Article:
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U.S. Secret Service Director Randolph Alles is soon to be out of his job.
White House press secretary Sarah Huckabee Sanders said in a statement that Alles "has done a great job at the agency over the last two years, and the President is thankful for his over 40 years of service to the country."
Alles, 65, "will be leaving shortly," Sanders said, adding that President Donald Trump "has selected James M. Murray, a career member of the USSS, to take over as director beginning in May."
An initial report from CNN cited multiple administration officials saying Trump had instructed his acting chief of staff, Mick Mulvaney, to fire Alles. A source, who asked to remain anonymous to discuss Alles' departure, told CNBC that the Secret Service chief had been asked to submit an exit plan 10 days ago.
In a message to the Secret Service workforce Monday, Alles insisted that he had not been fired. Rather, Alles wrote that he was "told weeks ago by the administration that transitions in leadership should be expected across the Department of Homeland Security":
"No doubt you have seen media reports regarding my 'firing.' I assure you that this is not the case, and in fact was told weeks ago by the Administration that transitions in leadership should be expected across the Department of Homeland Security. The President has directed an orderly transition in leadership for this agency and I intend to abide by that direction. It is my sincere regret that I was not able to address the workforce prior to this announcement.
"It has been my great honor to serve as Director of the U.S. Secret Service. I want to personally thank you all for a job well done. Your pride, strength and resilience is what has, and will continue to, allow this agency to accomplish great things. Your dedication and sacrifice continue to make the U.S. Secret Service an elite law enforcement agency; one that will remain so well into the future.
"Assistant Director of the Office of Protective Operations James Murray has been named the incoming Director of the Secret Service. Jim is a consummate professional, a true leader and I have great confidence in his capabilities. Please give him the outstanding support that you have shown me these past two years."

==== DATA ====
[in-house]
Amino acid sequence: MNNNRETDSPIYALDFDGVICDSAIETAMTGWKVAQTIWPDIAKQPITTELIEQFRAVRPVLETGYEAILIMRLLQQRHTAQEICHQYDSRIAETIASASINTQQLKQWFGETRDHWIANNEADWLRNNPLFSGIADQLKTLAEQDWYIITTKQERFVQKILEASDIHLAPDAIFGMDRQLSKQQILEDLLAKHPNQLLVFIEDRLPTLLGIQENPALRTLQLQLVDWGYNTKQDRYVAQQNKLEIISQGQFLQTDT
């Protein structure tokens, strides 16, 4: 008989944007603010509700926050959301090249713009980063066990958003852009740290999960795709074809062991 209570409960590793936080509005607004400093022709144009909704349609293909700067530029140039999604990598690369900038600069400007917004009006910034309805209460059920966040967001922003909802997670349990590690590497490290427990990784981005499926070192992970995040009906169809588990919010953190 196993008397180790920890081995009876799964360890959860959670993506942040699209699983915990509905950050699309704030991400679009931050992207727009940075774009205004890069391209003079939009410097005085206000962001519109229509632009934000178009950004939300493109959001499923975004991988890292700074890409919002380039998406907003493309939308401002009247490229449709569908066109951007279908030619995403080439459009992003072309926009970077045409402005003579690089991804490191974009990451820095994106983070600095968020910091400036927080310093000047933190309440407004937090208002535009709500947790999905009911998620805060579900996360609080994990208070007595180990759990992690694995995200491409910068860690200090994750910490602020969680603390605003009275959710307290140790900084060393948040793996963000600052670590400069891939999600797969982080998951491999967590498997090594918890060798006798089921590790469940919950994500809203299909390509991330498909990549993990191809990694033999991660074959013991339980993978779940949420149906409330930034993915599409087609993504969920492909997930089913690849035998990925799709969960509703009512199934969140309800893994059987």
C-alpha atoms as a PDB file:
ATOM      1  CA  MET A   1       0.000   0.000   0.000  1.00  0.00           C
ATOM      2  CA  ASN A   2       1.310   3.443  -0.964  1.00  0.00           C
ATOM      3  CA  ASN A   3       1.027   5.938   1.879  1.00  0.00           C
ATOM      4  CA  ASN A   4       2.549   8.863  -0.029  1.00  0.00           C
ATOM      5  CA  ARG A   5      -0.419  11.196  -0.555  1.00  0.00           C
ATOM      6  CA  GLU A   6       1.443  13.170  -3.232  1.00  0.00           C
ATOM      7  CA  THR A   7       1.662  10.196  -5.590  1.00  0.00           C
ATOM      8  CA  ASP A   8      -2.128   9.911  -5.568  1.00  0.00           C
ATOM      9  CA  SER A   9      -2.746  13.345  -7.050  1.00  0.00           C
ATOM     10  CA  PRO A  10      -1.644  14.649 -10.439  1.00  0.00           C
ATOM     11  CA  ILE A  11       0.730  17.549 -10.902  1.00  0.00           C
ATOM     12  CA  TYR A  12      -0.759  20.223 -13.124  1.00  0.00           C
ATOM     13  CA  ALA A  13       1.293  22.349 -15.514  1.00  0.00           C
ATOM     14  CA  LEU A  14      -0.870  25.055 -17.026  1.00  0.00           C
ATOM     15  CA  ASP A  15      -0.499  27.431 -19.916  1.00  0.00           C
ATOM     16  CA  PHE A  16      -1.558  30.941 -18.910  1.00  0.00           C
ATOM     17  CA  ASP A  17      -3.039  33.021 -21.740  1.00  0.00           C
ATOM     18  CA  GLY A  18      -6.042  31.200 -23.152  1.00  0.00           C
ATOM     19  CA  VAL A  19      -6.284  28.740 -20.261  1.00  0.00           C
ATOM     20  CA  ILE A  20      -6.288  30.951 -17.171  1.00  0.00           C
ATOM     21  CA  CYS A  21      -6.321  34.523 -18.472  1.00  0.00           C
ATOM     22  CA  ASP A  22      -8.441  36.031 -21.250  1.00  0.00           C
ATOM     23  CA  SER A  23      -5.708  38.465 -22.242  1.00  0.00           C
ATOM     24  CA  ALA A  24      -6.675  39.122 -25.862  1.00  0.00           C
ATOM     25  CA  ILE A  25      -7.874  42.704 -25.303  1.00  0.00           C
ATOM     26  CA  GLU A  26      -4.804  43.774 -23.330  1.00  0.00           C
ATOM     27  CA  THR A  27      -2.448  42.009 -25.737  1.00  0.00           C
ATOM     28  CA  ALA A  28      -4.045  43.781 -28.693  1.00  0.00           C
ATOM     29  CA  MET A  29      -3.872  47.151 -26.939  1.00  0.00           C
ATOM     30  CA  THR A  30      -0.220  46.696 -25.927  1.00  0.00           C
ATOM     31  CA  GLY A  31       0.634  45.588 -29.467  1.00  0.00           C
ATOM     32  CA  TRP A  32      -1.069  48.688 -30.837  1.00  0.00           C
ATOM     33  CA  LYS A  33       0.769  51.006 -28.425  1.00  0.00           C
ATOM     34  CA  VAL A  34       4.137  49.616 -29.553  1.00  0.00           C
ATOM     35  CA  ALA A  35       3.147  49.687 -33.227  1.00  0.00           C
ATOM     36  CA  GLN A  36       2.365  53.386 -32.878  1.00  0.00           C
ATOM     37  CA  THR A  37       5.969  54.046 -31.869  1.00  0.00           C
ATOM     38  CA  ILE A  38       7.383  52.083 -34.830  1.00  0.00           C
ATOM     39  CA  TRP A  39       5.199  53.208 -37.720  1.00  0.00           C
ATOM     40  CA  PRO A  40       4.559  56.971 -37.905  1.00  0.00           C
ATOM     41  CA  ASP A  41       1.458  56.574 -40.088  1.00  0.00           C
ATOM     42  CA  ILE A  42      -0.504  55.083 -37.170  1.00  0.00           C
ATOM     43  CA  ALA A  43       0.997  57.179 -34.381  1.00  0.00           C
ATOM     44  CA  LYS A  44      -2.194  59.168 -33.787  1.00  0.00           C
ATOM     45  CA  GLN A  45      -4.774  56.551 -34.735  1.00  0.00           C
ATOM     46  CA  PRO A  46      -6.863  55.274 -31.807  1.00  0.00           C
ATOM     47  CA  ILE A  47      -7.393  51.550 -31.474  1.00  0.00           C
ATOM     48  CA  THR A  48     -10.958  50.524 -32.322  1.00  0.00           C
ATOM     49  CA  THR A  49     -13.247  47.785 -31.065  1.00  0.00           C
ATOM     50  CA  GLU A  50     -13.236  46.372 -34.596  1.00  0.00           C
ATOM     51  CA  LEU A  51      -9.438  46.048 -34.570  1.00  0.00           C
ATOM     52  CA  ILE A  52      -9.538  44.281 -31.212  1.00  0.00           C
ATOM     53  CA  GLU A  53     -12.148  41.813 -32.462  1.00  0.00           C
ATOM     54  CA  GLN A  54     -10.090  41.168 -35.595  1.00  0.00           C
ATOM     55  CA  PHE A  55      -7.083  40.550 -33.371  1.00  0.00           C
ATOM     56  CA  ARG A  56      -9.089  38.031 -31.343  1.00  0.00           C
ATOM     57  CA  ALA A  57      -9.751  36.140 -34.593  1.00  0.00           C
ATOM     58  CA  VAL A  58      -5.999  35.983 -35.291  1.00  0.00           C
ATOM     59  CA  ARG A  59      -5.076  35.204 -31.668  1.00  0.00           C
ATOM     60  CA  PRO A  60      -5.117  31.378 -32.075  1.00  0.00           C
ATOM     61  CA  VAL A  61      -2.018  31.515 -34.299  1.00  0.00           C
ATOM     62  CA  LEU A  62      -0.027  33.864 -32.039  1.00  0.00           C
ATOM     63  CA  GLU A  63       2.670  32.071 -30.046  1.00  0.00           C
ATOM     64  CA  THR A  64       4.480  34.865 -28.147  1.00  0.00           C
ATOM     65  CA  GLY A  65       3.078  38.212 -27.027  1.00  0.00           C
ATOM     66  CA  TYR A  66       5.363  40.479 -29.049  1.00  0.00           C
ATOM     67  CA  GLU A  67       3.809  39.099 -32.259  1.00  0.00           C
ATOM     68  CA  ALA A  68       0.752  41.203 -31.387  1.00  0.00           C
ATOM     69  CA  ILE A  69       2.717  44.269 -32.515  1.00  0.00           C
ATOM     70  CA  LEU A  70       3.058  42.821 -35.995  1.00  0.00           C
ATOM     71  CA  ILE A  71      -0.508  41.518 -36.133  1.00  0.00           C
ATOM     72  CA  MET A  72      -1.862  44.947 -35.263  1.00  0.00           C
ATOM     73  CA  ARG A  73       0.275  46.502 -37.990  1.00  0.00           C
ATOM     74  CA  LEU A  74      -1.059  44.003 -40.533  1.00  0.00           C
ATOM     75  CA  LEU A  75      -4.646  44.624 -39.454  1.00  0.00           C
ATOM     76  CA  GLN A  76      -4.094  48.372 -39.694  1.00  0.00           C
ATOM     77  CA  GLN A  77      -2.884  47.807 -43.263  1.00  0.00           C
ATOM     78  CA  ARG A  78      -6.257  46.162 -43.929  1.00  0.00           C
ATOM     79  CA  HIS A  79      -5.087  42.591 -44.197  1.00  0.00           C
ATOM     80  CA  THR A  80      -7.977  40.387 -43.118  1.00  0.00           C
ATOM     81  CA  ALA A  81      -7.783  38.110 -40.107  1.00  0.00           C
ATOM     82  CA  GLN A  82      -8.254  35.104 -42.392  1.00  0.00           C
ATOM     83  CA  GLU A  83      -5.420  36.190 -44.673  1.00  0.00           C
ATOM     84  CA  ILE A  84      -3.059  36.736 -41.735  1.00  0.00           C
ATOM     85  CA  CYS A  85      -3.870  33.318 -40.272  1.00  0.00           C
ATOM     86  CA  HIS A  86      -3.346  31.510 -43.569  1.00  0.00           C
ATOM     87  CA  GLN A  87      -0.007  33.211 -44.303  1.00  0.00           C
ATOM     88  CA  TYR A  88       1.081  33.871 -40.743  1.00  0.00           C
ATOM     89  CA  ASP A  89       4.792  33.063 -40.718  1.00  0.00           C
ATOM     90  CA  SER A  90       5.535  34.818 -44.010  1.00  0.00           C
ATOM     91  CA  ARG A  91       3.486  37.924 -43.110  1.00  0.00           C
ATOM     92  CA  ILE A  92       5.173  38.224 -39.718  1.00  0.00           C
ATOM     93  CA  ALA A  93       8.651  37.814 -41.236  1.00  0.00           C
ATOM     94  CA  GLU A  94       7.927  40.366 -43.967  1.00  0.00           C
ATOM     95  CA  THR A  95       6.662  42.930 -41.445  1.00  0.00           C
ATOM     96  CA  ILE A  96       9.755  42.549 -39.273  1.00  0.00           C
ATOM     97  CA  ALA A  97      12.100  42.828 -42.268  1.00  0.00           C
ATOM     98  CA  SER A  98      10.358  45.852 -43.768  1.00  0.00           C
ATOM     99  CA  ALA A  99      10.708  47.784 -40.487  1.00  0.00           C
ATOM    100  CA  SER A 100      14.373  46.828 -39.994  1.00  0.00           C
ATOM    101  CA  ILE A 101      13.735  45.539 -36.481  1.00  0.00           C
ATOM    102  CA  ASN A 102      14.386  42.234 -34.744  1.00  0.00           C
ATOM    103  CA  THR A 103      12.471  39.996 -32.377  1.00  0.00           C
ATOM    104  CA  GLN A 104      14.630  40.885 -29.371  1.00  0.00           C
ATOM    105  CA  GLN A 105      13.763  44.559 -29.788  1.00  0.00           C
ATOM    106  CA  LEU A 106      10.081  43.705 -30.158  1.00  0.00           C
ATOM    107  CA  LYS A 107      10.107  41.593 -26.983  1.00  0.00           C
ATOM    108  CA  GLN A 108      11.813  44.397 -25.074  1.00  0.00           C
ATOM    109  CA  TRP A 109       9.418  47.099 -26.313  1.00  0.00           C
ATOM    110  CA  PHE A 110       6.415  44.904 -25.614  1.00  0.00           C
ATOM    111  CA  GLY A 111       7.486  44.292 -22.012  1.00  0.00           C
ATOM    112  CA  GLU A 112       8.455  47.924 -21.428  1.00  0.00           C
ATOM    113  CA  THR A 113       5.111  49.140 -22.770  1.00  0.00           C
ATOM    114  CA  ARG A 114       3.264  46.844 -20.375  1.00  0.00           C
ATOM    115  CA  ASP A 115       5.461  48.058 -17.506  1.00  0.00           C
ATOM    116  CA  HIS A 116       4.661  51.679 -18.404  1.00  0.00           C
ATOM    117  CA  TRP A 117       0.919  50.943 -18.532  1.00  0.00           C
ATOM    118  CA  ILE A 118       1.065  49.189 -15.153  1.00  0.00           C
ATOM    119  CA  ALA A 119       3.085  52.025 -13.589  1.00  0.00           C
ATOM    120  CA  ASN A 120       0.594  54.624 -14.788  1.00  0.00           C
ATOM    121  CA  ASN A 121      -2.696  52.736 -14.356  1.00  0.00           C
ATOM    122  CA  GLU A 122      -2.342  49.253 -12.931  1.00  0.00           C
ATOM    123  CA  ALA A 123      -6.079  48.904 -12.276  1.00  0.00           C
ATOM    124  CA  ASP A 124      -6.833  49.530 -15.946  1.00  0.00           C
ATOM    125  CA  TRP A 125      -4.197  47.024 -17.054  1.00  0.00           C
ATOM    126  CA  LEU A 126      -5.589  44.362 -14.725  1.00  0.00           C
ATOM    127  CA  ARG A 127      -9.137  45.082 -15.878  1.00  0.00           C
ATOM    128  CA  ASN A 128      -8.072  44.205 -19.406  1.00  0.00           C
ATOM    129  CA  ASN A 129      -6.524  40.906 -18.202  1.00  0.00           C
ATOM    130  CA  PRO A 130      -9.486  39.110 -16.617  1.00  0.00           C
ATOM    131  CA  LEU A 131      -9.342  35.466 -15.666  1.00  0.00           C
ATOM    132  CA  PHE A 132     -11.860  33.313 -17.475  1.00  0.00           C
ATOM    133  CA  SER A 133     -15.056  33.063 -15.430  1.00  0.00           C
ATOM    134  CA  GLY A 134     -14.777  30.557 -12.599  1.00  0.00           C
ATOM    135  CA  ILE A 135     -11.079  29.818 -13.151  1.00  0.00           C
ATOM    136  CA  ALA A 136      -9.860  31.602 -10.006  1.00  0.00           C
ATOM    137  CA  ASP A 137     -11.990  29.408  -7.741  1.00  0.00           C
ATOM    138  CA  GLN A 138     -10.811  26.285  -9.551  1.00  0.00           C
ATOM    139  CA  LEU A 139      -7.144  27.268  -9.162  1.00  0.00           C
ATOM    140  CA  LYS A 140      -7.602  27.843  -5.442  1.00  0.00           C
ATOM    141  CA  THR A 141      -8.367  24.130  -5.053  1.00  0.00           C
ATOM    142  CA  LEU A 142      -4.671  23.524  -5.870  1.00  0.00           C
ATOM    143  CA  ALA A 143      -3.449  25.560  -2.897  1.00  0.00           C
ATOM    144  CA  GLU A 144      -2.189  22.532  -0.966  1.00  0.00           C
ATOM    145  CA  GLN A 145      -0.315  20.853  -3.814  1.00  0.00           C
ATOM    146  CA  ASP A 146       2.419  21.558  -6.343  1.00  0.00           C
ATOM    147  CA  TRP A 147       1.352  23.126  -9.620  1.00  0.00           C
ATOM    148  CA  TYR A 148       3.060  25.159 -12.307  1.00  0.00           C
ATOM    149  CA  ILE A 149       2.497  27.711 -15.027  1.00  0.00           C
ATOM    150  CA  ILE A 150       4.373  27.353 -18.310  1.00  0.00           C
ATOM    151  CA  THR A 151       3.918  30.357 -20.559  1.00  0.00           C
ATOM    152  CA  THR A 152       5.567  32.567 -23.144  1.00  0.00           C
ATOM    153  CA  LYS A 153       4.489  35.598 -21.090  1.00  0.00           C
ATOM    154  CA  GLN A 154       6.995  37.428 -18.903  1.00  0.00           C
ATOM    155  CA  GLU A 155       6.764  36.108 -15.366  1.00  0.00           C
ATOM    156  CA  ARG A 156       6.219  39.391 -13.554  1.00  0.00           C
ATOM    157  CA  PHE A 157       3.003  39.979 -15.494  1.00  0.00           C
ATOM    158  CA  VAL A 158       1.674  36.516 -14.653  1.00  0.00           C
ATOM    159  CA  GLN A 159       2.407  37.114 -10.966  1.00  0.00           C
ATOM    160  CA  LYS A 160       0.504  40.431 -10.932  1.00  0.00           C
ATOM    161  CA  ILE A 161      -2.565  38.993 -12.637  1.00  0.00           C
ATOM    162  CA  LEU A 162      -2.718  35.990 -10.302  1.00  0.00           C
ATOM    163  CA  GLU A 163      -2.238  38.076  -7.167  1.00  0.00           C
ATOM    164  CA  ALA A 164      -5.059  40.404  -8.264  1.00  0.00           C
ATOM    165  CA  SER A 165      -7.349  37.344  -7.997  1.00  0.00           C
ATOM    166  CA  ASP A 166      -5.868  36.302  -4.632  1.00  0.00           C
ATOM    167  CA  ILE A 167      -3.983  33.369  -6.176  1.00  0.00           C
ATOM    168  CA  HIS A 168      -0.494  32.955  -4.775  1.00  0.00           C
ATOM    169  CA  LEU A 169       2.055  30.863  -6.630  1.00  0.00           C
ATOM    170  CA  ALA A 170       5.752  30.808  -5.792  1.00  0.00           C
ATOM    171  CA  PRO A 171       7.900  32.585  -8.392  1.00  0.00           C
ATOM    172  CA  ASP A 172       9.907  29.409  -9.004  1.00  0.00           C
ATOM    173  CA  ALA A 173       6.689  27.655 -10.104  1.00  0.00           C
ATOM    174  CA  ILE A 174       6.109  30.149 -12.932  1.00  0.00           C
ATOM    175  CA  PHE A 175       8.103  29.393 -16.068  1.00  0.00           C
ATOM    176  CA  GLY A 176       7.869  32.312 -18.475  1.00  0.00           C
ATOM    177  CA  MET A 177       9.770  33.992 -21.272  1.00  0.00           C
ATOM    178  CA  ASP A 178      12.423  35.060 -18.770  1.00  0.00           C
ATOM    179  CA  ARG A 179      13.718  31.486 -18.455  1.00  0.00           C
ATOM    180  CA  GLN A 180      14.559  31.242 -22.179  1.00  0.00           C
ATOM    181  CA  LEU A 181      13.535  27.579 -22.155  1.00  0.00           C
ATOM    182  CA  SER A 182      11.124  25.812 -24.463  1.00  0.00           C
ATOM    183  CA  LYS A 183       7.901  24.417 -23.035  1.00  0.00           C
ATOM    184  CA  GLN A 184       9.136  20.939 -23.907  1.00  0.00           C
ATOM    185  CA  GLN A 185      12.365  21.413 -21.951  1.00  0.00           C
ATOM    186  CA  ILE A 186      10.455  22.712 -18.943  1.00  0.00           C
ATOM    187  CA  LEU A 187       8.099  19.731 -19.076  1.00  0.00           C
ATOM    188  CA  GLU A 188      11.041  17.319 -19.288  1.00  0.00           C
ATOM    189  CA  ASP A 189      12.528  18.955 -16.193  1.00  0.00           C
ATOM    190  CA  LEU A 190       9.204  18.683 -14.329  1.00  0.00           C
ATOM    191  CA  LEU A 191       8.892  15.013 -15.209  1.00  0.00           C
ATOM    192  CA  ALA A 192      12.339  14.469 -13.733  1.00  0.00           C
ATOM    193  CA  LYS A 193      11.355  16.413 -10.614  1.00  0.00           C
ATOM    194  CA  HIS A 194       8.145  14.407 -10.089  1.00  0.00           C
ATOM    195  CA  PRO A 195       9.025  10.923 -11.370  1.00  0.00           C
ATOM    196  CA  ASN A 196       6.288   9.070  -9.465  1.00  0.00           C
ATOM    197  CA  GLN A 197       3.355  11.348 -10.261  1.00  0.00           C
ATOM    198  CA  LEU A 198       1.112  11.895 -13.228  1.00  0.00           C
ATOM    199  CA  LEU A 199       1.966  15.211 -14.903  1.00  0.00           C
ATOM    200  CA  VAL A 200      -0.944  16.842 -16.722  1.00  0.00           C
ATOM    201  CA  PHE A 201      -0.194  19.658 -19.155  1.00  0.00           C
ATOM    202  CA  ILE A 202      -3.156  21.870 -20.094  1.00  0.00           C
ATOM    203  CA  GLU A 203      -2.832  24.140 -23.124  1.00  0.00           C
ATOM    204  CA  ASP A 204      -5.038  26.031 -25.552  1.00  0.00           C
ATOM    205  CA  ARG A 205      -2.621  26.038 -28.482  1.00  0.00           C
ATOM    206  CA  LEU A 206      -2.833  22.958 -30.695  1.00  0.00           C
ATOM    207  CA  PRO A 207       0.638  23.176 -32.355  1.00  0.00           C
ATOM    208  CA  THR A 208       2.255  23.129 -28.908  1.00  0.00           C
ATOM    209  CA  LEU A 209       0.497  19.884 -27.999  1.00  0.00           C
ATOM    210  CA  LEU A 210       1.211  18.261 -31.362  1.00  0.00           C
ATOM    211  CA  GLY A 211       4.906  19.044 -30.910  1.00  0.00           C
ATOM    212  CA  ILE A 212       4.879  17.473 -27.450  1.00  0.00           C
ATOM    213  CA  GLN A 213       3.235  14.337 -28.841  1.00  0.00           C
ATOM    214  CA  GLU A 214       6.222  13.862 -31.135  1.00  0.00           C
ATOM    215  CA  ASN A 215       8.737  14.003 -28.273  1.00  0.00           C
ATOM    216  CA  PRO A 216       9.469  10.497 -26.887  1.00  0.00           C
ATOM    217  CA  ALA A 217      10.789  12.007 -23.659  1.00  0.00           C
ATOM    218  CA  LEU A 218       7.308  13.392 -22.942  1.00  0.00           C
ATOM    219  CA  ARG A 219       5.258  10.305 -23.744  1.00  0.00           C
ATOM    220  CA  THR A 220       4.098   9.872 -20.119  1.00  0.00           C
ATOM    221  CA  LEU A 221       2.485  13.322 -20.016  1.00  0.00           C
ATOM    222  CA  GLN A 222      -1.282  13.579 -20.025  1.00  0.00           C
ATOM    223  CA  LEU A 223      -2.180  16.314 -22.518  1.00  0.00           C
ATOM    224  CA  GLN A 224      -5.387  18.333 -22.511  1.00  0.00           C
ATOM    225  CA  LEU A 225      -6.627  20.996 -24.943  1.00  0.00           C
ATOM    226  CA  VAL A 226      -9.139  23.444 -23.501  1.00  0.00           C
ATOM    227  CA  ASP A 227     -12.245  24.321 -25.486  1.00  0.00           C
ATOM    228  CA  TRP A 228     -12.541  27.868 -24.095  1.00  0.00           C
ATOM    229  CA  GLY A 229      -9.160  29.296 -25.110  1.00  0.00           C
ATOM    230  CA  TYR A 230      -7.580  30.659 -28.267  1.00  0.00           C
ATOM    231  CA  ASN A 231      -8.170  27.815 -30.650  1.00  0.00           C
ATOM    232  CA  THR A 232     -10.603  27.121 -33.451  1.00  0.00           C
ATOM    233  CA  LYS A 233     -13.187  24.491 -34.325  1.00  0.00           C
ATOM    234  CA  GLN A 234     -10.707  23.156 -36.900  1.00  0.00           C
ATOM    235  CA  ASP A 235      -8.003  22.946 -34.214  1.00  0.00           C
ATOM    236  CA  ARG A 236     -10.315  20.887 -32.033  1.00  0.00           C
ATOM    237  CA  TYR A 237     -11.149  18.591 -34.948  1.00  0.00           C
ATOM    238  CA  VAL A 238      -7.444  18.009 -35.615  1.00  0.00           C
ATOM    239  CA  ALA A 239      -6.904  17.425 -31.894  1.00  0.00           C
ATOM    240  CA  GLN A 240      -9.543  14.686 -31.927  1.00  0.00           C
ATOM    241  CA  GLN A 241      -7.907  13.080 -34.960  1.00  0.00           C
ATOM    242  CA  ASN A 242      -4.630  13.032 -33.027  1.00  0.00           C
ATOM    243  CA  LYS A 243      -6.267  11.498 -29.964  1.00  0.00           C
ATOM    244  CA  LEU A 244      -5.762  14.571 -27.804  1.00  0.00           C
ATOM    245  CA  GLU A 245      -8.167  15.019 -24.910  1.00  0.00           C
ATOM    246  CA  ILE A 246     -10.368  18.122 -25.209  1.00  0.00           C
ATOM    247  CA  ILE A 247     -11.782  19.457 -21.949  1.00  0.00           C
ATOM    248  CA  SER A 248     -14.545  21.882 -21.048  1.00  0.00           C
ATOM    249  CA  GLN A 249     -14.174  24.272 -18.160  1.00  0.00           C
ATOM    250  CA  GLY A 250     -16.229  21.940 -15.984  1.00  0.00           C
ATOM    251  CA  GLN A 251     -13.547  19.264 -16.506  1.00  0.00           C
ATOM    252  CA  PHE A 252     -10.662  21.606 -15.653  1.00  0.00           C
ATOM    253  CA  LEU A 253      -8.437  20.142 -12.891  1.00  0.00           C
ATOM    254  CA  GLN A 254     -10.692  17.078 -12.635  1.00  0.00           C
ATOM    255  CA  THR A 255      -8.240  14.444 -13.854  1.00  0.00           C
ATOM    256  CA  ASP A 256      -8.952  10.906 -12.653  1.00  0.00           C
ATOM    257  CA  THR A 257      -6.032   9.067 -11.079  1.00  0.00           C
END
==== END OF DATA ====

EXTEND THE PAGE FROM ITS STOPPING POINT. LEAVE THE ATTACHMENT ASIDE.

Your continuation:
The staffing development leaves the Department of Homeland Security without a Senate-confirmed official in yet another top role.
The Secret Service chief's ouster comes less than a day after the announcement that Kirstjen Nielsen, Trump's secretary of Homeland Security, will also be leaving the administration.
Trump tweeted Sunday that Kevin McAleenan, the current commissioner of Customs and Border Protection, will serve as acting Homeland Security secretary.
A White House official, who asked to remain anonymous to discuss Alles' departure, told CNBC that the president has been frustrated with the increasingly high numbers of monthly illegal border crossings.
There were approximately 76,000 illegal border crossings in February alone, according to U.S. Customs and Border Protection statistics. The figure for March, set for public release by Tuesday, is expected by some to be as high as 100,000.
"The president deserves people in positions who will carry out his agenda," the White House official told CNBC.
Less than a week earlier, federal authorities charged Chinese national Yujing Zhang with illegally gaining entry to Trump's Mar-a-Lago resort in Palm Beach, Florida, slipping past at least five Secret Service agents and making it all the way to the main reception area of the compound.
NBC News' Pete Williams reported Monday that, according to an administration official, Alles' firing was "not based on any single precipitating event." The decision was made 10 to 14 days ago, the official told NBC — before the Mar-a-Lago intrusion.
Trump had praised the Secret Service in the wake of the incident. Asked at the time about his confidence in the luxury club's security, Trump said, "I could not be happier with Secret Service. Secret Service has done a fantastic job from day one. Very happy with them."
As of Alles' firing, the DHS is operating without Senate-confirmed officials for Secret Service director, agency secretary, deputy secretary, Federal Emergency Management Agency administrator, Immigration and Customs Enforcement director and inspector general, NBC noted.
Nielsen tweeted that she will remain in her role until Wednesday to allow for a smooth transition. At that time, DHS won't have a Senate-confirmed commissioner, either.
White House officials told CNBC that they expect Claire Grady, the current DHS undersecretary for management, will also be leaving in order to clear the way for the president's pick to take over the department.